Outstanding drama, strong storytelling, intertwining rivalries and one of the greatest performances in the Hall of Fame career of Shawn Michaels makes the Team Austin vs. Team Bischoff match from the 2003 Survivor Series, in this writer's humble opinion, the greatest traditional Survivor Series elimination tag match ever.
Shawn Michaels captained Austin's team, which also featured Rob Van Dam, Booker T and the Dudley Boyz while Randy Orton led a team consisting of Chris Jericho, Christian, Scott Steiner and Mark Henry.
With control of Monday Night Raw hanging in the balance, ten of the top Superstars Raw had to offer competed in a near-perfect match that featured a number of stories at play.
Steve Austin being forced to rely on Shawn Michaels, the man he defeated and prematurely retired at WrestleMania XIV, was a powerful story and would play into the last 15 minutes of the match.
Stacy Keibler, who had been forced to accompany Scott Steiner to ringside as a result of his partnership with Test, did just that and cheered with great enthusiasm when he was eliminated.
Mark Henry's return to the company and his impressive displays of dominance continued here as he was only eliminated after taking both the 3D from the Dudley Boyz and the Five Star Frog Splash from Rob Van Dam.
As great as everything else in the match is, what really puts it over the hump is the late-match heroics by Michaels.
With his team eliminated and him being the only thing standing between Steve Austin and the unemployment line, Michaels reached deep down within himself and eliminated both Jericho and Christian, despite bleeding profusely and losing energy with every passing second.
He would fall just short of retaining Austin's job, thanks to interference from Batista, but Orton's win for Team Bischoff set him up to have a huge year for Raw.
1. WWE Championship Match: Bret Hart vs. Shawn Michaels (1997)
The most overrated match in the history of World Wrestling Entertainment, thanks largely to the controversy that surrounds it.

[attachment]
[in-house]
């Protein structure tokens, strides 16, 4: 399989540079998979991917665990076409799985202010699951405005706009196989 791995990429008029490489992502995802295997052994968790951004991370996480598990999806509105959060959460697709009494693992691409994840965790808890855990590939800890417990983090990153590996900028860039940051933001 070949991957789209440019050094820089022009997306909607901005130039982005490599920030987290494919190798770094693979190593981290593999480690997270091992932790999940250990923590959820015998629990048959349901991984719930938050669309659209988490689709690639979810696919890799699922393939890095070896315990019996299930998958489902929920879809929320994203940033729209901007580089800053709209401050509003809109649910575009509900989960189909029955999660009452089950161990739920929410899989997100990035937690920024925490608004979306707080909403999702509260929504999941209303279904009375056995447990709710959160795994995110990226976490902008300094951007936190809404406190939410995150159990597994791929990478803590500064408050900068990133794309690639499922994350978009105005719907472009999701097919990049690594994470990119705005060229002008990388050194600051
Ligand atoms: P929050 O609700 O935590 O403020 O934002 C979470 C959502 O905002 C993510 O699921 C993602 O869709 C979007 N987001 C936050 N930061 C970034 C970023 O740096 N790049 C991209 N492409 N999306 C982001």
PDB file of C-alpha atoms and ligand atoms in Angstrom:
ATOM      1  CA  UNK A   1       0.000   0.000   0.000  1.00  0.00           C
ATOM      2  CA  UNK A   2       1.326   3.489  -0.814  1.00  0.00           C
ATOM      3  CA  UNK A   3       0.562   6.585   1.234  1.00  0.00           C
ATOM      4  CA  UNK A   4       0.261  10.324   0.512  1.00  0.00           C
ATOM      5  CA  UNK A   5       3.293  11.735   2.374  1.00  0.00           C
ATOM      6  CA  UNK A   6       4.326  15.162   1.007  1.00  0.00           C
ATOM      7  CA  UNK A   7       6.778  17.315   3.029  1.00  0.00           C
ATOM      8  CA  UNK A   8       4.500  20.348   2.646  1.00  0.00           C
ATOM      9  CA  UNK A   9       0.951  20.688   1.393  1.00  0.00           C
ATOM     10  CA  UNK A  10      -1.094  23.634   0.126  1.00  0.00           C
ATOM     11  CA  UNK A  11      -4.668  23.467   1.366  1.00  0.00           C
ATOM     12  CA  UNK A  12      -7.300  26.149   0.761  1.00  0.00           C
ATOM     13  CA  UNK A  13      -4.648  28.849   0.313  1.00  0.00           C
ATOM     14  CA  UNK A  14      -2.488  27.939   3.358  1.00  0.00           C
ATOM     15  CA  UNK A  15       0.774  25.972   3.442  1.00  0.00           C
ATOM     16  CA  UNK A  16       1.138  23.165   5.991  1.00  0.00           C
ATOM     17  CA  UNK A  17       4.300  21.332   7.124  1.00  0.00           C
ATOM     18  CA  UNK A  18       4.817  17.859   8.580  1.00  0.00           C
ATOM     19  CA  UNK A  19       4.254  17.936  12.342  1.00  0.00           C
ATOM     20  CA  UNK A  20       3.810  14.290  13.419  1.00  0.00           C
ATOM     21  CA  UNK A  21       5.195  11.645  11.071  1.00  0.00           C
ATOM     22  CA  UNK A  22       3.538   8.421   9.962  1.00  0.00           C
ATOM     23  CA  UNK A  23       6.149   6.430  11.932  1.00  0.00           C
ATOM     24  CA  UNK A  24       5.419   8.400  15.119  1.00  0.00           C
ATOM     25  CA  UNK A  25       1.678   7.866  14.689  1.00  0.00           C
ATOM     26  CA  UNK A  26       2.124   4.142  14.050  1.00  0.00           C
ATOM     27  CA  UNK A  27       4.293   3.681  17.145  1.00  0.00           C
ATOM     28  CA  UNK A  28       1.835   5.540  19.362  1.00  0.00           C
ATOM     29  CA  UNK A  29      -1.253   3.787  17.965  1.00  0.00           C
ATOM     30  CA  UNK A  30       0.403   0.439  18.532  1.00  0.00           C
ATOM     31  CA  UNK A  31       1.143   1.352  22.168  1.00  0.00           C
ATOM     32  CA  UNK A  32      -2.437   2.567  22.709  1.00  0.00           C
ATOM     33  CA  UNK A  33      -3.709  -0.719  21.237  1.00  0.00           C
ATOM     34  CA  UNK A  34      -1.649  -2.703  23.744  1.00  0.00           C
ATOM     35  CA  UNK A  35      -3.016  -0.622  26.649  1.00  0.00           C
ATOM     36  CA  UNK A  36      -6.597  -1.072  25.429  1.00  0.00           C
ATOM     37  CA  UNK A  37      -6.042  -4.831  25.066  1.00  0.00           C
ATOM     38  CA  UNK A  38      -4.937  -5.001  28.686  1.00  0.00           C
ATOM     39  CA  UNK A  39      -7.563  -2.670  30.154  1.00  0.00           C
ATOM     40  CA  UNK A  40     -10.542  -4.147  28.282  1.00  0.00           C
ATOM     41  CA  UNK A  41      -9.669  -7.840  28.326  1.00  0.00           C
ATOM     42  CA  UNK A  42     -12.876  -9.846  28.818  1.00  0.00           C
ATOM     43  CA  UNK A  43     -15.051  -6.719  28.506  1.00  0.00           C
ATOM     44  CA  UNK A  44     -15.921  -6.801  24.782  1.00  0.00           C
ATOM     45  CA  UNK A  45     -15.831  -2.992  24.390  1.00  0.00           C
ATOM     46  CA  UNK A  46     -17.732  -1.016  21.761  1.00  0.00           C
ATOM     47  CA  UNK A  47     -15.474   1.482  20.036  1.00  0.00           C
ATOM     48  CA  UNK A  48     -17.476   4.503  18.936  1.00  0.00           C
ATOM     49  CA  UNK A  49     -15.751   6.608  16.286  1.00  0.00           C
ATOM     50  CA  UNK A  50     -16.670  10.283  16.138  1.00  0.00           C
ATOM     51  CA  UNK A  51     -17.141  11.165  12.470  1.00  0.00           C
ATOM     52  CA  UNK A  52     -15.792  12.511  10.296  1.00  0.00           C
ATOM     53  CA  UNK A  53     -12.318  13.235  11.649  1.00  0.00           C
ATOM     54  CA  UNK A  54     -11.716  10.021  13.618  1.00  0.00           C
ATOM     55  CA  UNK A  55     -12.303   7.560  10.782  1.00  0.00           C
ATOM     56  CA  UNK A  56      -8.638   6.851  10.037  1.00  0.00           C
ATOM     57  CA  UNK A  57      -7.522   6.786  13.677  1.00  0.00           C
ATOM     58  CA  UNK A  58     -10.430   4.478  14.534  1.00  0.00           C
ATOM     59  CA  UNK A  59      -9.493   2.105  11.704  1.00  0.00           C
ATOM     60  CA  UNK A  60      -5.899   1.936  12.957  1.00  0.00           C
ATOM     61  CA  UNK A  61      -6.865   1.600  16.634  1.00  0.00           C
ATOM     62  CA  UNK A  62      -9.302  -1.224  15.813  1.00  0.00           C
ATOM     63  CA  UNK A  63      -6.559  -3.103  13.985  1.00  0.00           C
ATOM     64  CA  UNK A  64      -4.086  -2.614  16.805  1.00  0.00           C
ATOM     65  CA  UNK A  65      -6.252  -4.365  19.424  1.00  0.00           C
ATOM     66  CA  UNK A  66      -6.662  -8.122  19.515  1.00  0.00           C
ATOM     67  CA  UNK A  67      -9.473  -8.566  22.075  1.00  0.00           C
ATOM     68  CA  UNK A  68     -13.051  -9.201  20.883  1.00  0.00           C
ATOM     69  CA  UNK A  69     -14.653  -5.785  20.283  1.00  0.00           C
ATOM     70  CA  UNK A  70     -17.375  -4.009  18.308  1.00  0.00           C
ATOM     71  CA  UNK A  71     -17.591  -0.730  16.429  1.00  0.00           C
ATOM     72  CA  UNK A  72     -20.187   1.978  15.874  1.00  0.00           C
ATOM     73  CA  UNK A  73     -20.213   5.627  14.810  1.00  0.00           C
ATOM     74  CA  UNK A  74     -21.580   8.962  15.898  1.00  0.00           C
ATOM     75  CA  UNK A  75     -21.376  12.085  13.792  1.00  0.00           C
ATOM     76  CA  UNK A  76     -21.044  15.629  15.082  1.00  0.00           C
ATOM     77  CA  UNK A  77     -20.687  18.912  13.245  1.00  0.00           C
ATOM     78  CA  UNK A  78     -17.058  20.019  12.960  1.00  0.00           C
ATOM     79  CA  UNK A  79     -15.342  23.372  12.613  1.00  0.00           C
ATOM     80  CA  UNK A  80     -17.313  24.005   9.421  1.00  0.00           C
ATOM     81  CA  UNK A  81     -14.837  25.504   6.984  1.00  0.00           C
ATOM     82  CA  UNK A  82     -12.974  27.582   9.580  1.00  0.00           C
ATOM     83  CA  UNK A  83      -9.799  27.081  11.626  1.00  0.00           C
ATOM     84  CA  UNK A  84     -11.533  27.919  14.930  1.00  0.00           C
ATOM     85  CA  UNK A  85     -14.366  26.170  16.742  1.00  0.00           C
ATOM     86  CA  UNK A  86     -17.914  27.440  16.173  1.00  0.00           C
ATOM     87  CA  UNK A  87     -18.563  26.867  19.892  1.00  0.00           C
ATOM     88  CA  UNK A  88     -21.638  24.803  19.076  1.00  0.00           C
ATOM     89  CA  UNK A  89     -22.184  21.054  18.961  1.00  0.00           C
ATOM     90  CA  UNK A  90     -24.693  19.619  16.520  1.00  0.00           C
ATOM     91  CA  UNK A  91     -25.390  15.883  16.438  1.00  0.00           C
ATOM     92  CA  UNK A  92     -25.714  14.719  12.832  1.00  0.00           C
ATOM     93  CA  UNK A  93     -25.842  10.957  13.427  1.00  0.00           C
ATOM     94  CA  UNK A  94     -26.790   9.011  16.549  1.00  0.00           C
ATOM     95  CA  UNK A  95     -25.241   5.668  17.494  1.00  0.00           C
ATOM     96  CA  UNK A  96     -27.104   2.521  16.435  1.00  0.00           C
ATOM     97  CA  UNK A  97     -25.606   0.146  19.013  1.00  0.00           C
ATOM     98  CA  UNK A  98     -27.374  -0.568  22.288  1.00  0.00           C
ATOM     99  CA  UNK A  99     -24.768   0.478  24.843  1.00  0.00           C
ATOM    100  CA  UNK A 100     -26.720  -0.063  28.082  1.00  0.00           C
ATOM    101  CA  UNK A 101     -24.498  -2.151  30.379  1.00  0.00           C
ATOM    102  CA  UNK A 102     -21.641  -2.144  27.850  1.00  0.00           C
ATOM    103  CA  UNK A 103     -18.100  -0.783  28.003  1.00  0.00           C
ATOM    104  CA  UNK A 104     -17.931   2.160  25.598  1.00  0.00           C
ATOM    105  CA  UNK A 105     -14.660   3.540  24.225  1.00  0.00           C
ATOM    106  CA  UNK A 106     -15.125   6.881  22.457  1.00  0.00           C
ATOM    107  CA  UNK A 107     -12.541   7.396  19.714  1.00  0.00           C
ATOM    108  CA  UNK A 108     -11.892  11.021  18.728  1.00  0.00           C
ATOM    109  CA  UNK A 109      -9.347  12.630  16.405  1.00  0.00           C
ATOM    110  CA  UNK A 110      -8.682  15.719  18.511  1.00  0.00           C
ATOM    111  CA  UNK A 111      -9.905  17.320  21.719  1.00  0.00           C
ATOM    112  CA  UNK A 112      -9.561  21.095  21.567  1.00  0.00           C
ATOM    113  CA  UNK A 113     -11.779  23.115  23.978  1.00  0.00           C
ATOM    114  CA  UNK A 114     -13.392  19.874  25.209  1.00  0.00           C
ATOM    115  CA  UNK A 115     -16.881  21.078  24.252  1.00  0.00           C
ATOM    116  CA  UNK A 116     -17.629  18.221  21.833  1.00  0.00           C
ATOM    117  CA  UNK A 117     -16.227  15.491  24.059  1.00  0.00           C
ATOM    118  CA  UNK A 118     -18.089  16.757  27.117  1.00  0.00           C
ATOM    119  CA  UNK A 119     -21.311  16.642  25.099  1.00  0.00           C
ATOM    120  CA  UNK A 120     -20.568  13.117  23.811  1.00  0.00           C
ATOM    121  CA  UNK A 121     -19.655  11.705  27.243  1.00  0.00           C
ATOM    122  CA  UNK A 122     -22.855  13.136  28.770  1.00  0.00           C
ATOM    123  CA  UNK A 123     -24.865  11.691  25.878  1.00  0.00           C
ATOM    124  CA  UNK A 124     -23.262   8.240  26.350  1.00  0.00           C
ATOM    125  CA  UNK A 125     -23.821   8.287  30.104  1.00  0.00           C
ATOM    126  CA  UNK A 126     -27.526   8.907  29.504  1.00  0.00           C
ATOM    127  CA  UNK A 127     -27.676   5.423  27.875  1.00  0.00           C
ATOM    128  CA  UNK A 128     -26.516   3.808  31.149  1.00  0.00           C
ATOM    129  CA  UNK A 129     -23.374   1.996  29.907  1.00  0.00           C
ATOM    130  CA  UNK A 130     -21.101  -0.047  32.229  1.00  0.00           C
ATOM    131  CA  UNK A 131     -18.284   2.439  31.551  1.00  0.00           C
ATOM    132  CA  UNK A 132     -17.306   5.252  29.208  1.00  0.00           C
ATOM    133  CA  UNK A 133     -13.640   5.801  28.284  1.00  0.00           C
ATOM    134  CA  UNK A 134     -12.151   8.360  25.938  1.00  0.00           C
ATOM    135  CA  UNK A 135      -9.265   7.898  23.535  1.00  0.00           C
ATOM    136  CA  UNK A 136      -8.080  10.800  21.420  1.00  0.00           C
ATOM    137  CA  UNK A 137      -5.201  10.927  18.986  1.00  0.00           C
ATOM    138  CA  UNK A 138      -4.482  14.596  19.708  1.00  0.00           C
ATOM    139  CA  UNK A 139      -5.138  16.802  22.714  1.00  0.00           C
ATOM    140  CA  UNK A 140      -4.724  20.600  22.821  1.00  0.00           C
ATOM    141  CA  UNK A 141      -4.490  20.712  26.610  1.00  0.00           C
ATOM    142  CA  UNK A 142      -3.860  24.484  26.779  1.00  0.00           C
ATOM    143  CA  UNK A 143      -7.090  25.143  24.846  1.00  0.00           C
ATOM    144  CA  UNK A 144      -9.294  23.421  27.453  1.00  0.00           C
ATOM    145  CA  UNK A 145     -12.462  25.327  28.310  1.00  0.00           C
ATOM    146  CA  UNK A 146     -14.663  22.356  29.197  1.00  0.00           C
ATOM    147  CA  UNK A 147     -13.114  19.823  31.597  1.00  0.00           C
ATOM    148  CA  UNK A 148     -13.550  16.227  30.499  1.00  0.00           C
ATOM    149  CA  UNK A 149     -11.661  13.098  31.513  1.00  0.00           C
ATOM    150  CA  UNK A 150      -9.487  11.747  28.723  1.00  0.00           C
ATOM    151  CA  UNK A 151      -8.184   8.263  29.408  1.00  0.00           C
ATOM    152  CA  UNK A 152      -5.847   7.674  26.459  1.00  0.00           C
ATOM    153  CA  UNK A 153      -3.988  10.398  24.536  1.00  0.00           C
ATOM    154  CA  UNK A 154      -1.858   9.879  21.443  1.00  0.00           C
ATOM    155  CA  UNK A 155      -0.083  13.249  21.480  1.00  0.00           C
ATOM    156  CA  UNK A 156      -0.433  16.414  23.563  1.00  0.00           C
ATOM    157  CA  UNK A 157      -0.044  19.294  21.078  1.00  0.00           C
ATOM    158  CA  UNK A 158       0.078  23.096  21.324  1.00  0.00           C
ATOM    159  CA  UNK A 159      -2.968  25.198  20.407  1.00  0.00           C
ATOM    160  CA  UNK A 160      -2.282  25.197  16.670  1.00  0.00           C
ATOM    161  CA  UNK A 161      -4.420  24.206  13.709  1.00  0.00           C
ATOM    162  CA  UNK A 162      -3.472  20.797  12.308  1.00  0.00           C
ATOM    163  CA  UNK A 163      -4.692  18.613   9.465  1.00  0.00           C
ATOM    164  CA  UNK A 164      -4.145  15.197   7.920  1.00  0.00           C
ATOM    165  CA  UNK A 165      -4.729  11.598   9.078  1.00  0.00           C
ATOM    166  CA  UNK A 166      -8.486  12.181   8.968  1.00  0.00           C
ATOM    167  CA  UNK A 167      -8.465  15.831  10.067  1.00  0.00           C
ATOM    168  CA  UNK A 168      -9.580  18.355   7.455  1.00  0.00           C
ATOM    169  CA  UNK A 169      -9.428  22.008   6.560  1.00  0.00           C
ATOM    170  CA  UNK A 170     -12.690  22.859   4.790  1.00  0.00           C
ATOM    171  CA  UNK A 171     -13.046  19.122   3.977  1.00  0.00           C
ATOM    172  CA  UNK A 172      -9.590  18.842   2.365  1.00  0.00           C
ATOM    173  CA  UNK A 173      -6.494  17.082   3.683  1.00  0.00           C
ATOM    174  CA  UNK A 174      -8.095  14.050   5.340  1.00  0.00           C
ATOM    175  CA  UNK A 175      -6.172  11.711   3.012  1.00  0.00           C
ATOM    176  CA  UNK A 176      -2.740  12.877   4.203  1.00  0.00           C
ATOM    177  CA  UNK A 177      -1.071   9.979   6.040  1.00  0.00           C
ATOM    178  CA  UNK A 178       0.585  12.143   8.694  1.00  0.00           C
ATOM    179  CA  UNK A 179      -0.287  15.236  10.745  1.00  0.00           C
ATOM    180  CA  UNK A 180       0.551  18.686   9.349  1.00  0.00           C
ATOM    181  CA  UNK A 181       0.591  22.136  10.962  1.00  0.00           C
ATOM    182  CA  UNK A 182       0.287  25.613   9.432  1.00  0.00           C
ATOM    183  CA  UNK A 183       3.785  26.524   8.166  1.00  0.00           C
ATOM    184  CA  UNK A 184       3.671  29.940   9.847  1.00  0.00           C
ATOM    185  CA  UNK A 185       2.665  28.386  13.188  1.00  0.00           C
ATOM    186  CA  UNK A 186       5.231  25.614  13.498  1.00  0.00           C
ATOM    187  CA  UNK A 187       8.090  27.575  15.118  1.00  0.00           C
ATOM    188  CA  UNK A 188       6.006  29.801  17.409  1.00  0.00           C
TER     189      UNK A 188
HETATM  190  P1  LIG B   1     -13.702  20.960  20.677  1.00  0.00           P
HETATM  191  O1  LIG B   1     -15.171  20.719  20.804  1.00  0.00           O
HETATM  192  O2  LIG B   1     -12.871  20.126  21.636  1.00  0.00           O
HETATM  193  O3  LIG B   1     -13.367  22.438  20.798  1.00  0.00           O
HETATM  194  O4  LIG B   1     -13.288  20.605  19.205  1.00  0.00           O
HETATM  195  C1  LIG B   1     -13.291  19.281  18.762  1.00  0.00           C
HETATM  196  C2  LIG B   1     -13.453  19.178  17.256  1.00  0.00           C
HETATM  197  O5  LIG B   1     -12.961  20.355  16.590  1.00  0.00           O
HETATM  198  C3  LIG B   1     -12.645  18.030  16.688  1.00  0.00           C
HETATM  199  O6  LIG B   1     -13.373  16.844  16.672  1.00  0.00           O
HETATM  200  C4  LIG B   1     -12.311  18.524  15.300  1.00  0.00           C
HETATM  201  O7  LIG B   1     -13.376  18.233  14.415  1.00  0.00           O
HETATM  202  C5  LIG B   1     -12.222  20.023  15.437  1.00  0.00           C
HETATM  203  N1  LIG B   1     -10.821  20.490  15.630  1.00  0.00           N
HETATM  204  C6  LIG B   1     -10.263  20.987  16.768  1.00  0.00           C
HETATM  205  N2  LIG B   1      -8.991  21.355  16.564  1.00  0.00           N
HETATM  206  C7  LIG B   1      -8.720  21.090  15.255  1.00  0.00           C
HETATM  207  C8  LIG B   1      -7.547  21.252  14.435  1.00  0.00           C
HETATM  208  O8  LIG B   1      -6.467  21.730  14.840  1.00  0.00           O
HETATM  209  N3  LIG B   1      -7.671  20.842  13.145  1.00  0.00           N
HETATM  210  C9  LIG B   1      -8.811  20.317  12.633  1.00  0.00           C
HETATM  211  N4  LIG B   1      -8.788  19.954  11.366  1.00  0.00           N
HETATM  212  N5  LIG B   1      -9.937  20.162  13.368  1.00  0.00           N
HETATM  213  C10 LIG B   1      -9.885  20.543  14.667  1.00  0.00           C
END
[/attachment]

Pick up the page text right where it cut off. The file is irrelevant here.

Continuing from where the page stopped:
The match has become such an iconic one in the annals of professional wrestling that fans tend not to remember how big of a mess it was.
The brawling early in the match was great and made sense considering the intense hatred the wrestlers had for one another. Unfortunately, there was a mass of referees and officials surrounding them throughout, giving Hart and Michaels little room to work.
The action between the ropes was fairly average for the quality of workers that they were and as a result, the match itself does a great disservice to the talents of all involved.
Try This One Instead:
Bret Hart vs. Shawn Michaels (1992)
A much better match between Hart and Michaels came at the 1992 incarnation of the event and featured two young stars determined to prove that, despite their smaller stature, they could deliver a main event unmatched by their peers.
Bret was the newly crowned WWE Champion coming off a huge victory over Ric Flair and Michaels had recently defeated the British Bulldog to win the Intercontinental Championship.
It was the first chance either future Hall of Famer had to main event a major pay-per-view broadcast and they lived up to the moment.
In many ways, the match served as a changing of the guard and signaled the beginning of the new generation of WWE Superstars.